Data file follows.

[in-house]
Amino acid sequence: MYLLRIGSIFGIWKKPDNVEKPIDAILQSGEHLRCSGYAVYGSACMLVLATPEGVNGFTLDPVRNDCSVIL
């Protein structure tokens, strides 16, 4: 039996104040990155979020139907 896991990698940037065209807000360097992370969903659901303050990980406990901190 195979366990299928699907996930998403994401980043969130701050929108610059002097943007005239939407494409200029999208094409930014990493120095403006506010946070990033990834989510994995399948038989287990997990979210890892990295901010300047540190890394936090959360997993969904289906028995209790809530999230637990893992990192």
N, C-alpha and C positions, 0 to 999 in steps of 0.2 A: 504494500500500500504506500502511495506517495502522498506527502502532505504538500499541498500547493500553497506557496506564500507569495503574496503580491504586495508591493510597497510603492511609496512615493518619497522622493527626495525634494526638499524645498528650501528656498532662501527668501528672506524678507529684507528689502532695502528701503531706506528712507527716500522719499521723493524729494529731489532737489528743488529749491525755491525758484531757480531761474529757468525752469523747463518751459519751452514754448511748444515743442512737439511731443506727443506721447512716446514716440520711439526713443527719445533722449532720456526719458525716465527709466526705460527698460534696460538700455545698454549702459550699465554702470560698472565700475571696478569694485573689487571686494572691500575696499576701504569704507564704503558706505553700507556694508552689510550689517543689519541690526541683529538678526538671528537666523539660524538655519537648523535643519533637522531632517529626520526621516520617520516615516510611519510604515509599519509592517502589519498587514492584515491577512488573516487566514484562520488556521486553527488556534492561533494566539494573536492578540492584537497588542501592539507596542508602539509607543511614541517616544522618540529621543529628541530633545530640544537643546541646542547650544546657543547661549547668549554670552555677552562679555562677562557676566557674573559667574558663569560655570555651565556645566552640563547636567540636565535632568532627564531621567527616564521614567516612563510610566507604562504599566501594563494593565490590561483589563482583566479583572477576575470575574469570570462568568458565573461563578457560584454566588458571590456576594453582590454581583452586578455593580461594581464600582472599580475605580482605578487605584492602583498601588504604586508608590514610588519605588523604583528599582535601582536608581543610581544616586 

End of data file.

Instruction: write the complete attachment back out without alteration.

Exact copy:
[in-house]
Amino acid sequence: MYLLRIGSIFGIWKKPDNVEKPIDAILQSGEHLRCSGYAVYGSACMLVLATPEGVNGFTLDPVRNDCSVIL
């Protein structure tokens, strides 16, 4: 039996104040990155979020139907 896991990698940037065209807000360097992370969903659901303050990980406990901190 195979366990299928699907996930998403994401980043969130701050929108610059002097943007005239939407494409200029999208094409930014990493120095403006506010946070990033990834989510994995399948038989287990997990979210890892990295901010300047540190890394936090959360997993969904289906028995209790809530999230637990893992990192």
N, C-alpha and C positions, 0 to 999 in steps of 0.2 A: 504494500500500500504506500502511495506517495502522498506527502502532505504538500499541498500547493500553497506557496506564500507569495503574496503580491504586495508591493510597497510603492511609496512615493518619497522622493527626495525634494526638499524645498528650501528656498532662501527668501528672506524678507529684507528689502532695502528701503531706506528712507527716500522719499521723493524729494529731489532737489528743488529749491525755491525758484531757480531761474529757468525752469523747463518751459519751452514754448511748444515743442512737439511731443506727443506721447512716446514716440520711439526713443527719445533722449532720456526719458525716465527709466526705460527698460534696460538700455545698454549702459550699465554702470560698472565700475571696478569694485573689487571686494572691500575696499576701504569704507564704503558706505553700507556694508552689510550689517543689519541690526541683529538678526538671528537666523539660524538655519537648523535643519533637522531632517529626520526621516520617520516615516510611519510604515509599519509592517502589519498587514492584515491577512488573516487566514484562520488556521486553527488556534492561533494566539494573536492578540492584537497588542501592539507596542508602539509607543511614541517616544522618540529621543529628541530633545530640544537643546541646542547650544546657543547661549547668549554670552555677552562679555562677562557676566557674573559667574558663569560655570555651565556645566552640563547636567540636565535632568532627564531621567527616564521614567516612563510610566507604562504599566501594563494593565490590561483589563482583566479583572477576575470575574469570570462568568458565573461563578457560584454566588458571590456576594453582590454581583452586578455593580461594581464600582472599580475605580482605578487605584492602583498601588504604586508608590514610588519605588523604583528599582535601582536608581543610581544616586 